USING What You Learned
Goodone discovered a new set of challenges after studying commercial production. She says that while focusing on the storytelling process in commercials, she quickly realized the challenge for her would be expanding this tighter, more efficient, fast-paced approach to fit into longer productions.
“Even a five-minute production is a lot longer than 30 seconds,” she said. “And that’s short, even for a short film, so how do I apply what I’ve learned studying commercials, YouTube and bare-bones TV programming to work for me on longer videos?”
The key element is pacing. While all production elements have their use and effectiveness; from subtle to bright lighting, powerful music scores to soft, subliminal tracks; and a delivery that shouts or whispers, the varying pace goes a long way toward keeping her productions from becoming boring.
“Using the 30-second commercial, I try to build my longer productions in blocks, using pacing to create a five-minute segment, a half-hour, then more,” Goodone says.
She’s learned to look at the whole story but to get there in sequences, by varying pace. This sense of rhythm is what will keep viewers interested and focused even if you’re not trying to get them to buy something in 30-seconds. The commercial industry is a multi-million dollar market, and successful ads tell stories well. All video producers can benefit from taking a break and sitting in an easy chair to watch commercials, now and again.
Commercials? Try YouTube!
YouTube commercials take advantage of less restrictive advertising rates to expand on than their 30-second cousins, but there is still a lot to learn about pacing and efficiency.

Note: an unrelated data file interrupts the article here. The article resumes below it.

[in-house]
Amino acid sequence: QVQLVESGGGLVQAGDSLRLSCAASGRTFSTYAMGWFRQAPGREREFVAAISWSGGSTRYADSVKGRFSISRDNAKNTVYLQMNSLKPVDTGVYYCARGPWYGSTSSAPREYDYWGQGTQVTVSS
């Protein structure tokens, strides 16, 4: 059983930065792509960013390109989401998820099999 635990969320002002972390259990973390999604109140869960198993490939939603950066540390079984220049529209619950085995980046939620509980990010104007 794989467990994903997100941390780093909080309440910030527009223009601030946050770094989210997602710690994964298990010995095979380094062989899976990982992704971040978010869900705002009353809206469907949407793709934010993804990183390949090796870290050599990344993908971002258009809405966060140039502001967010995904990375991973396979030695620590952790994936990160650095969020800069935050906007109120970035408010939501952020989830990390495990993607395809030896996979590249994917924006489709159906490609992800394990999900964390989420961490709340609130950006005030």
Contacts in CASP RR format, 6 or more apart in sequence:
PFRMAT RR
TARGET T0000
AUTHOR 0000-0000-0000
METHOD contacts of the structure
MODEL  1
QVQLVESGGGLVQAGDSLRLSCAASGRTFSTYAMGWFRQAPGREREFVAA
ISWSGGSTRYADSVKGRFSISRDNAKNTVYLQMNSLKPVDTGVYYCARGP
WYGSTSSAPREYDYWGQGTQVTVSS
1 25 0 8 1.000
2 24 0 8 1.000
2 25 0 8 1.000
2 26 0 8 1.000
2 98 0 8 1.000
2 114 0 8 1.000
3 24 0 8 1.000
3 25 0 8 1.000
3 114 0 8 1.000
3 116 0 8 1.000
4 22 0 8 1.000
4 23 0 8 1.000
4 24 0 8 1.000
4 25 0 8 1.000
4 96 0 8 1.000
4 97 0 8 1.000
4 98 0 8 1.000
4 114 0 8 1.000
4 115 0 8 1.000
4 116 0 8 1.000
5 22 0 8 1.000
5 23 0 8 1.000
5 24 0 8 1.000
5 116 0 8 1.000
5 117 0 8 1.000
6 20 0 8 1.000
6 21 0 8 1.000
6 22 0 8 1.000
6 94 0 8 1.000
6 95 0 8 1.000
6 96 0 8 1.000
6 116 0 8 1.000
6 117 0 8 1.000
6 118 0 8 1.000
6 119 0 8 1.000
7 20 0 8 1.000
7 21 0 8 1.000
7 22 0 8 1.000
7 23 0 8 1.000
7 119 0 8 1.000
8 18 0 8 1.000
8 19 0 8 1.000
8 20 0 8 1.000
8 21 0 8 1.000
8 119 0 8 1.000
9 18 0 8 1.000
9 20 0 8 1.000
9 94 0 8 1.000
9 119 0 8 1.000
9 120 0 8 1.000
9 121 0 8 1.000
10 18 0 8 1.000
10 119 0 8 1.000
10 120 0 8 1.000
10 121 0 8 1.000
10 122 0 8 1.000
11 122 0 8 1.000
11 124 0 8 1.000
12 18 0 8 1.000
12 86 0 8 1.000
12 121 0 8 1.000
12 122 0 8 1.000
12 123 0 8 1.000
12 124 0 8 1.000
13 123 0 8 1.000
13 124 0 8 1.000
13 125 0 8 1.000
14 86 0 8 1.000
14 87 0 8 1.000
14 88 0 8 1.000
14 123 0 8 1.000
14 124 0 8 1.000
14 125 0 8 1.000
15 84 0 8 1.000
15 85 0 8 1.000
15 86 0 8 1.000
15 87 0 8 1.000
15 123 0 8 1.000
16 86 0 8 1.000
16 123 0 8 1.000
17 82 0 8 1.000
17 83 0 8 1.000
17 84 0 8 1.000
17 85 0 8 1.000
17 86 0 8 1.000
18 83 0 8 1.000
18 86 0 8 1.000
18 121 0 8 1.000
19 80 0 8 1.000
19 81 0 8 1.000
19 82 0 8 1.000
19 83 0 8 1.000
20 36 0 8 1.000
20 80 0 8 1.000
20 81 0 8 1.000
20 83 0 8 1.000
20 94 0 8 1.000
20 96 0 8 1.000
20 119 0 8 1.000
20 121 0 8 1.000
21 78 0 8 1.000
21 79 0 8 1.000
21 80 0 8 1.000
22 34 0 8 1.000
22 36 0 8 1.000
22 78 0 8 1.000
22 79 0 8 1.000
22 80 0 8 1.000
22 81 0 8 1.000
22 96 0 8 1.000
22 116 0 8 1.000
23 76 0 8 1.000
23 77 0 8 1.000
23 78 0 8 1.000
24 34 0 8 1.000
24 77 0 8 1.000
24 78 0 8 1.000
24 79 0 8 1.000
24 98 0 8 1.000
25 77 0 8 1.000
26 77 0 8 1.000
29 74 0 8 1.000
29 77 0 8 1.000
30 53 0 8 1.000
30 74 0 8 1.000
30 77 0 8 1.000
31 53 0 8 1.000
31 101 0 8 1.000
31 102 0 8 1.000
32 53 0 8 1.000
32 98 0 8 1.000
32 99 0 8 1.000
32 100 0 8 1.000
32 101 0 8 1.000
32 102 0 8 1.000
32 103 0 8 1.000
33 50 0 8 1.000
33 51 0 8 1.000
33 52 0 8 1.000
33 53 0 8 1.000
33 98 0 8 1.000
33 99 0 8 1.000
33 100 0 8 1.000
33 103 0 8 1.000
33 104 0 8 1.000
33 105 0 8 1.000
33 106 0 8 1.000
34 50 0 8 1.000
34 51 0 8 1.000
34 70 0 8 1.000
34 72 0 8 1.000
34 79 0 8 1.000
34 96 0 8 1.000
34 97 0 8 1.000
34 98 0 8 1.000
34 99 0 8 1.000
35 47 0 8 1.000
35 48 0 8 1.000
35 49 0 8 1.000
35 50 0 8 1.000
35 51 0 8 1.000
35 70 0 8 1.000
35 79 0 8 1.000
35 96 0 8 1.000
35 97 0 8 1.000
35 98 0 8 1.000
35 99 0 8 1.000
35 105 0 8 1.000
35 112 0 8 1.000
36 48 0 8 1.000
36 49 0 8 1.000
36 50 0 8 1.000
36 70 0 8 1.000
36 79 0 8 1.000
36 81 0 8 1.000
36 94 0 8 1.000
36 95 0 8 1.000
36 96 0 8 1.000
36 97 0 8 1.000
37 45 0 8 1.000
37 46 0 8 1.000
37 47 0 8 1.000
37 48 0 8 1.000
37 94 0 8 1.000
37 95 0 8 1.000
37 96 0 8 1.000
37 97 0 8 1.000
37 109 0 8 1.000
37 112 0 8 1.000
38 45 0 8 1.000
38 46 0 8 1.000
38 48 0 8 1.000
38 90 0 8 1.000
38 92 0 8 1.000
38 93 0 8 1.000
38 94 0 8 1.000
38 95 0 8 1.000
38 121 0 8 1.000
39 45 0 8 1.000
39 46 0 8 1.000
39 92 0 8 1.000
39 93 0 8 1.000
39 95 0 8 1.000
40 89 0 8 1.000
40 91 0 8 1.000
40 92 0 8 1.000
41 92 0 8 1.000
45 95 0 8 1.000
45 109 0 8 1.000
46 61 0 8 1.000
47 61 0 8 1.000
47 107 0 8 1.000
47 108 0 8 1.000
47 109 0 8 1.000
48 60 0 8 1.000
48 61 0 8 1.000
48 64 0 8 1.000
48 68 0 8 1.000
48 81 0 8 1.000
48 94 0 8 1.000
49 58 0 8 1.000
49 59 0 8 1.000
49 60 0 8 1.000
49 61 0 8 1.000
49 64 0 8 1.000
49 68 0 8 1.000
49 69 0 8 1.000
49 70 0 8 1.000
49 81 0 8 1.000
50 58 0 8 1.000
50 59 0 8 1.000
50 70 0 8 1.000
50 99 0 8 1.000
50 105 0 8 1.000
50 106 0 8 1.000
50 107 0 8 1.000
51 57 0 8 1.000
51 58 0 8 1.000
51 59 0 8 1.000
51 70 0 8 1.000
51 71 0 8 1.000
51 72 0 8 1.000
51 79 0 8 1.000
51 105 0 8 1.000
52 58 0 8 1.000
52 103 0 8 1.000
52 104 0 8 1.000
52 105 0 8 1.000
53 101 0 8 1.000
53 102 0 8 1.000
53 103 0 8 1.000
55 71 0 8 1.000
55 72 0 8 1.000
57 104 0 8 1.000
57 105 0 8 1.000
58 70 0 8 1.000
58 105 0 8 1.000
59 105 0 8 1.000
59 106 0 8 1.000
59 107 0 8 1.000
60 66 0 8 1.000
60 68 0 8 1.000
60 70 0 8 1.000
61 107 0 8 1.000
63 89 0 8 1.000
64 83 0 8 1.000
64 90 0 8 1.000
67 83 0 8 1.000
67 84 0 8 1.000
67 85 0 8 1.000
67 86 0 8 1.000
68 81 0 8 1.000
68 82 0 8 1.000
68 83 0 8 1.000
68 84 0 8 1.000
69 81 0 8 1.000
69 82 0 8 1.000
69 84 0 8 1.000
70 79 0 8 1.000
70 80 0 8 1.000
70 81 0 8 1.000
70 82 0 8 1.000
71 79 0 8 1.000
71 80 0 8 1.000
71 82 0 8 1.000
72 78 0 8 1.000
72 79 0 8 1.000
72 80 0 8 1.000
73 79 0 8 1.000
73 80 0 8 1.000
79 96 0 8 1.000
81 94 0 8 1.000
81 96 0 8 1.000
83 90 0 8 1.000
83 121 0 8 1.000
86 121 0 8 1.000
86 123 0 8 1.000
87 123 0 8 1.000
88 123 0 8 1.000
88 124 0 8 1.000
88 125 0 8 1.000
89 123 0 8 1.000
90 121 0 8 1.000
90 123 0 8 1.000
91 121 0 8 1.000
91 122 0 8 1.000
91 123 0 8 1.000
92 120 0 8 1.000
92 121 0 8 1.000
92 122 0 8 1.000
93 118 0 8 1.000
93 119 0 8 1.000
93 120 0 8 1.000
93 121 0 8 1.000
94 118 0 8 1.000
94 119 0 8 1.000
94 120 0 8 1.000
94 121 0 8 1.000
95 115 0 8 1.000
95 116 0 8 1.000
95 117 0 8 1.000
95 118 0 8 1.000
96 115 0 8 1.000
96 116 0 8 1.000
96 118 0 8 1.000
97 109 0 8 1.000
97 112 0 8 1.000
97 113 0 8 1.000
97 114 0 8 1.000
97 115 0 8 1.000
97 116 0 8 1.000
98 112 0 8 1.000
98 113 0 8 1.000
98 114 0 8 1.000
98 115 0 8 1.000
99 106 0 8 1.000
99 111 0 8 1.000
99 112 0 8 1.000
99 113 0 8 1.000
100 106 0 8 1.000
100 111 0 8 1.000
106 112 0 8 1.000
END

This is an energy drink commercial on YouTube: 2013 World of Red Bull. Watch for a head start on what good pacing can do for your production. Things don’t always have to be fast to excite or tell a story.
Gatorade tells a story, again using pacing, from game time to workout to dreams, you’ll find the story to be complete.
You might wade through some other commercials before seeing this After Effects Professional Template iPad commercial to see what a discordant soundtrack, together with some imaging that is too fast for some to absorb. But hey, it’s probably for younger people, right?
A tanning salon commercial tries, but appears to drop the ball. It could have been shorter and removed distracting elements to more effectively explain the salon’s offerings.
Want some great examples? Search YouTube for “popular professional ads.”
Contributing editor Earl Chessher is a veteran career journalist, independent video producer and author of video marketing and production books.